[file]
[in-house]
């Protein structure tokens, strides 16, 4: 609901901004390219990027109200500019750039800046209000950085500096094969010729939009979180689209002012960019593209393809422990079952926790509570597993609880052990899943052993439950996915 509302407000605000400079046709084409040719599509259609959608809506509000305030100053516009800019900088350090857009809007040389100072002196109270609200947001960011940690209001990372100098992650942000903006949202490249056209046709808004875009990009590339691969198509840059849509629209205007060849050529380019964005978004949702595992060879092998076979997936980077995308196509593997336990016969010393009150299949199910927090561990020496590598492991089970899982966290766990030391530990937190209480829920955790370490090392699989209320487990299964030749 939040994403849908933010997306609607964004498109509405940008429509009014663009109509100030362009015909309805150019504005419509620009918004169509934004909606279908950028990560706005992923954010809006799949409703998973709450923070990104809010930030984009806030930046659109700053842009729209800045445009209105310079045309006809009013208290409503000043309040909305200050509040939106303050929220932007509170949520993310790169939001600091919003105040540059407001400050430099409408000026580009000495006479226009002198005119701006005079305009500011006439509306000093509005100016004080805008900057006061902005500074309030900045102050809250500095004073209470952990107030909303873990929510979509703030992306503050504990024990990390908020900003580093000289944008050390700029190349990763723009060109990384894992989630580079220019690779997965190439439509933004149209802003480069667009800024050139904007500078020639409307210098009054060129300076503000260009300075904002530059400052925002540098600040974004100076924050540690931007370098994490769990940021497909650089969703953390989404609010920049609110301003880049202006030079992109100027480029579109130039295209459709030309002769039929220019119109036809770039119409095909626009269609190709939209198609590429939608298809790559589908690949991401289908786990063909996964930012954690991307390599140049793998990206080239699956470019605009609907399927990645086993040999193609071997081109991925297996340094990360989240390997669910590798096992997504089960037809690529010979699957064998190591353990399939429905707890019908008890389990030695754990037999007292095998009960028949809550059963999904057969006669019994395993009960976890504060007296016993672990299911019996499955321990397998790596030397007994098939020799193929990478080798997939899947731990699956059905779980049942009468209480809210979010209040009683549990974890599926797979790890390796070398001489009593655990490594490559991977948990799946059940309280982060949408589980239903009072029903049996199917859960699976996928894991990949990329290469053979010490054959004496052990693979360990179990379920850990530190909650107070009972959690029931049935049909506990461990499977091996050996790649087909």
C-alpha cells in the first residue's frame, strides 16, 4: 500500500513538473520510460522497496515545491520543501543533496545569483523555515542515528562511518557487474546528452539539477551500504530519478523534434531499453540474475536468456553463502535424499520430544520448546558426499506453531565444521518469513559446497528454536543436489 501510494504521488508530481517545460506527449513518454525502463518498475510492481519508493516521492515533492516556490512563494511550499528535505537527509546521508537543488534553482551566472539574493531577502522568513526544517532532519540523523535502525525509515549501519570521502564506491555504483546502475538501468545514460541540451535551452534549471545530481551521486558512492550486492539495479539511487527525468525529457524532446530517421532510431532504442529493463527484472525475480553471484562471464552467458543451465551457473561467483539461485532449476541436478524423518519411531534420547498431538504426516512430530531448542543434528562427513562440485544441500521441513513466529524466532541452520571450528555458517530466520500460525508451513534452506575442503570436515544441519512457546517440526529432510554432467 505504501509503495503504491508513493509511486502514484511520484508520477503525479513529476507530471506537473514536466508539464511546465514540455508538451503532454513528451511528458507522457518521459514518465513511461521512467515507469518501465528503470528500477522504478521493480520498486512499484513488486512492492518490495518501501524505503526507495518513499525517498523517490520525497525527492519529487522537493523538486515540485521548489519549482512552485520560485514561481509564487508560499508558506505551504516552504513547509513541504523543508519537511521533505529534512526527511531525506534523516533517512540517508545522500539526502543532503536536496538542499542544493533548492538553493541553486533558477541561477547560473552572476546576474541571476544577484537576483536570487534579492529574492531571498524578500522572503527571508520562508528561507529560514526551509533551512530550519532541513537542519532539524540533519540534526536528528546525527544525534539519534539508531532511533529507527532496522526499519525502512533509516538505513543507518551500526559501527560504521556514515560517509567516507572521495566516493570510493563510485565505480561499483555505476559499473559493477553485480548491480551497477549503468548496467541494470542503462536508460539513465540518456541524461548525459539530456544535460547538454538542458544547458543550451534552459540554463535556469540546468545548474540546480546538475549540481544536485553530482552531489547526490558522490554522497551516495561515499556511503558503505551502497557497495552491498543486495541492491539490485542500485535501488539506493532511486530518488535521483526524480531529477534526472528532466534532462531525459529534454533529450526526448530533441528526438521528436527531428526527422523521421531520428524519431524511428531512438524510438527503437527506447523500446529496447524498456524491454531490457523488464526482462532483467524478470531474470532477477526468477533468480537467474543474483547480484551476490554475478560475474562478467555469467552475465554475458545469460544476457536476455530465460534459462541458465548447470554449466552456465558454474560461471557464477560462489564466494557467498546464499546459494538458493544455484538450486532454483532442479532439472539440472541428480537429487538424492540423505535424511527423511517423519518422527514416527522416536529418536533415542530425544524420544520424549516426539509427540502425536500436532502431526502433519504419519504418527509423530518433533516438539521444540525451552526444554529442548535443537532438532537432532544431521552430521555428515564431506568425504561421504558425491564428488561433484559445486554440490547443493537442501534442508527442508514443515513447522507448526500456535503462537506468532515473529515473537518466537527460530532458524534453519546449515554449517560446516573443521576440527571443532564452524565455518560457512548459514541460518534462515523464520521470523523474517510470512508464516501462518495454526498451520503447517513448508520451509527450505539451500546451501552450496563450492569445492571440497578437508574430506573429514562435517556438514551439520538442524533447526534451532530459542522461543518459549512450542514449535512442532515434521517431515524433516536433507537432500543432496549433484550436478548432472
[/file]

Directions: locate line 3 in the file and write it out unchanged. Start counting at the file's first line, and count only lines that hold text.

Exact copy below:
C-alpha cells in the first residue's frame, strides 16, 4: 500500500513538473520510460522497496515545491520543501543533496545569483523555515542515528562511518557487474546528452539539477551500504530519478523534434531499453540474475536468456553463502535424499520430544520448546558426499506453531565444521518469513559446497528454536543436489 501510494504521488508530481517545460506527449513518454525502463518498475510492481519508493516521492515533492516556490512563494511550499528535505537527509546521508537543488534553482551566472539574493531577502522568513526544517532532519540523523535502525525509515549501519570521502564506491555504483546502475538501468545514460541540451535551452534549471545530481551521486558512492550486492539495479539511487527525468525529457524532446530517421532510431532504442529493463527484472525475480553471484562471464552467458543451465551457473561467483539461485532449476541436478524423518519411531534420547498431538504426516512430530531448542543434528562427513562440485544441500521441513513466529524466532541452520571450528555458517530466520500460525508451513534452506575442503570436515544441519512457546517440526529432510554432467 505504501509503495503504491508513493509511486502514484511520484508520477503525479513529476507530471506537473514536466508539464511546465514540455508538451503532454513528451511528458507522457518521459514518465513511461521512467515507469518501465528503470528500477522504478521493480520498486512499484513488486512492492518490495518501501524505503526507495518513499525517498523517490520525497525527492519529487522537493523538486515540485521548489519549482512552485520560485514561481509564487508560499508558506505551504516552504513547509513541504523543508519537511521533505529534512526527511531525506534523516533517512540517508545522500539526502543532503536536496538542499542544493533548492538553493541553486533558477541561477547560473552572476546576474541571476544577484537576483536570487534579492529574492531571498524578500522572503527571508520562508528561507529560514526551509533551512530550519532541513537542519532539524540533519540534526536528528546525527544525534539519534539508531532511533529507527532496522526499519525502512533509516538505513543507518551500526559501527560504521556514515560517509567516507572521495566516493570510493563510485565505480561499483555505476559499473559493477553485480548491480551497477549503468548496467541494470542503462536508460539513465540518456541524461548525459539530456544535460547538454538542458544547458543550451534552459540554463535556469540546468545548474540546480546538475549540481544536485553530482552531489547526490558522490554522497551516495561515499556511503558503505551502497557497495552491498543486495541492491539490485542500485535501488539506493532511486530518488535521483526524480531529477534526472528532466534532462531525459529534454533529450526526448530533441528526438521528436527531428526527422523521421531520428524519431524511428531512438524510438527503437527506447523500446529496447524498456524491454531490457523488464526482462532483467524478470531474470532477477526468477533468480537467474543474483547480484551476490554475478560475474562478467555469467552475465554475458545469460544476457536476455530465460534459462541458465548447470554449466552456465558454474560461471557464477560462489564466494557467498546464499546459494538458493544455484538450486532454483532442479532439472539440472541428480537429487538424492540423505535424511527423511517423519518422527514416527522416536529418536533415542530425544524420544520424549516426539509427540502425536500436532502431526502433519504419519504418527509423530518433533516438539521444540525451552526444554529442548535443537532438532537432532544431521552430521555428515564431506568425504561421504558425491564428488561433484559445486554440490547443493537442501534442508527442508514443515513447522507448526500456535503462537506468532515473529515473537518466537527460530532458524534453519546449515554449517560446516573443521576440527571443532564452524565455518560457512548459514541460518534462515523464520521470523523474517510470512508464516501462518495454526498451520503447517513448508520451509527450505539451500546451501552450496563450492569445492571440497578437508574430506573429514562435517556438514551439520538442524533447526534451532530459542522461543518459549512450542514449535512442532515434521517431515524433516536433507537432500543432496549433484550436478548432472